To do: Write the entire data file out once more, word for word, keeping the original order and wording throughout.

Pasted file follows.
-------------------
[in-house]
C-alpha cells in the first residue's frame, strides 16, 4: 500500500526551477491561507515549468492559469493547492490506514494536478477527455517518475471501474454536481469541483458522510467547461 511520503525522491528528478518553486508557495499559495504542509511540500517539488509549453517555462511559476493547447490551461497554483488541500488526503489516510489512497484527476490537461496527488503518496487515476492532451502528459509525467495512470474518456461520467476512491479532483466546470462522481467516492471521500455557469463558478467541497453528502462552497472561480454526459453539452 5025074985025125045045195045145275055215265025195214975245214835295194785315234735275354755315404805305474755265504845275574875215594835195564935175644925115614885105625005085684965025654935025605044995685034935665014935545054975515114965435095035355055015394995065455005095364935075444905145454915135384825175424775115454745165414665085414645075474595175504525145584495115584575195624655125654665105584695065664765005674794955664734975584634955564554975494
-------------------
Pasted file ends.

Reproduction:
[in-house]
C-alpha cells in the first residue's frame, strides 16, 4: 500500500526551477491561507515549468492559469493547492490506514494536478477527455517518475471501474454536481469541483458522510467547461 511520503525522491528528478518553486508557495499559495504542509511540500517539488509549453517555462511559476493547447490551461497554483488541500488526503489516510489512497484527476490537461496527488503518496487515476492532451502528459509525467495512470474518456461520467476512491479532483466546470462522481467516492471521500455557469463558478467541497453528502462552497472561480454526459453539452 5025074985025125045045195045145275055215265025195214975245214835295194785315234735275354755315404805305474755265504845275574875215594835195564935175644925115614885105625005085684965025654935025605044995685034935665014935545054975515114965435095035355055015394995065455005095364935075444905145454915135384825175424775115454745165414665085414645075474595175504525145584495115584575195624655125654665105584695065664765005674794955664734975584634955564554975494